Methadone for analgesia

Although methadone is most commonly used in the treatment of opioid use disorder, it is also used for the treatment of chronic pain. It is not recommended to initiate methadone in patients who are opioid naïve, or only intermittently use opioids, except in certain palliative or end-of-life care situations.

While there is no longer an application and approval process to prescribe methadone, and the College no longer maintains a list of methadone prescribers, the expectation remains that registrants obtain the relevant training and education prior to prescribing. 


Registrants with limited experience in prescribing methadone for pain are expected to acquire the relevant education and training:

Relevant standards and guidelines

Registrants who prescribe methadone should familiarize themselves with relevant College standards and guidelines.

Order prescription pad

To prescribe methadone for analgesia, physicians must use a duplicate prescription pad.

Physicians can use the same prescription pad to prescribe methadone for analgesia and opioid use disorder.

How to order duplicate prescription pads for physicians

Risk for methadone toxicity and QT prolongation

Physicians prescribing methadone must pay careful attention to patients at risk for methadone toxicity and QT prolongation. There have been reports of torsades de pointes cardiac arrhythmia in patients taking high-dose methadone. While there has been controversy related to screening recommendations for all patients considered for methadone treatment, it is reasonable for patients with risk factors for QT prolongation to be considered for electrocardiogram (ECG):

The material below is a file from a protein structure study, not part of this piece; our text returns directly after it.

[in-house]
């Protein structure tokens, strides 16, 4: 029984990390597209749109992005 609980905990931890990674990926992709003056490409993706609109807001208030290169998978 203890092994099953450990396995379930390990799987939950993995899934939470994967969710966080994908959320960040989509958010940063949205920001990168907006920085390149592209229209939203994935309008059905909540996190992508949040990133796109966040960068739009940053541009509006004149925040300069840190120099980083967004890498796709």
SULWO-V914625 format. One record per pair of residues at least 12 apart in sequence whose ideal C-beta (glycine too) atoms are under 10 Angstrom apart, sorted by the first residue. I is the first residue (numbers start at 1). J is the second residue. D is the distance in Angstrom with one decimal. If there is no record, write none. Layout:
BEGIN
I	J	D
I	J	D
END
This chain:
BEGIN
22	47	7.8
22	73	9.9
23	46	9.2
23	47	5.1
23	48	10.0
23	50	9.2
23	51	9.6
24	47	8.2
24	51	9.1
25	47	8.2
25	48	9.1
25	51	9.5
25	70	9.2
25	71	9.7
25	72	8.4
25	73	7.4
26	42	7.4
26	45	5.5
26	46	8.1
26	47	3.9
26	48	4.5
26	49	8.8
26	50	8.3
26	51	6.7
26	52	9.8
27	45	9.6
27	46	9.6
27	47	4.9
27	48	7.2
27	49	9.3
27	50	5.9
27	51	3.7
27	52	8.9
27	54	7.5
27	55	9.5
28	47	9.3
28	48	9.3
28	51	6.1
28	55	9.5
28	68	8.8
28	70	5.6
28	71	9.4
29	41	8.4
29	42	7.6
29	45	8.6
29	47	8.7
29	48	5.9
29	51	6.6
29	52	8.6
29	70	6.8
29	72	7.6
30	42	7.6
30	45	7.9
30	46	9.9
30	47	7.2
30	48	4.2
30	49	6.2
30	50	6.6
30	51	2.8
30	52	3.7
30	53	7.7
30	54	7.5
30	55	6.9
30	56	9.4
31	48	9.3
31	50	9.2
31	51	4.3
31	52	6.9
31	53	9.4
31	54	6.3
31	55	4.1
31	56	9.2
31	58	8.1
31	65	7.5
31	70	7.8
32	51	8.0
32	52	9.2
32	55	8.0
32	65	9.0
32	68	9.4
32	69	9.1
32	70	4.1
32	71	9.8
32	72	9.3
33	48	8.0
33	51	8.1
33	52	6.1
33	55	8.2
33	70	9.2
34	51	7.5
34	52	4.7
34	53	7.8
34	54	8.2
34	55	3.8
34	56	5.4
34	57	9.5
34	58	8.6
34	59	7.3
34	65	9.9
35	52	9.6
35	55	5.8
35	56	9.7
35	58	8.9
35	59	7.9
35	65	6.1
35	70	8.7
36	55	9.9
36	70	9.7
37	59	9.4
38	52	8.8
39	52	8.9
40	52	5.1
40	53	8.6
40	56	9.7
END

• Patients who have cardiac disease, who are taking medications that prolong the QT interval or have metabolic concerns known to cause QT prolongation should have an ECG reviewed prior to starting methadone. The ECG should be repeated as clinically indicated.
  • In patients with no other risk factors for cardiac arrhythmia, an ECG should be done if the dose of methadone exceeds 150 mg (some guidelines recommend > 120 mg) and repeated when the patients’ clinical status changes.
  • Using low starting doses, titrating slowly, and careful follow-up are all prudent measures for the methadone prescriber to take.

QT intervals greater than 450 msecs should prompt review of methadone doses for other potential causes including medications that may prolong QT intervals. Physicians should discuss the clinical implications with their patient and consider dose reduction and/or cardiology consultation. Drugs associated with QT prolongation fall across many therapeutic classes, and include anesthetics, antidepressants, antihistamines, antipsychotics, and migraine agents, to name several.

Other health professions

Where necessary, registrants should also communicate with other health professionals who are providing care to a patient.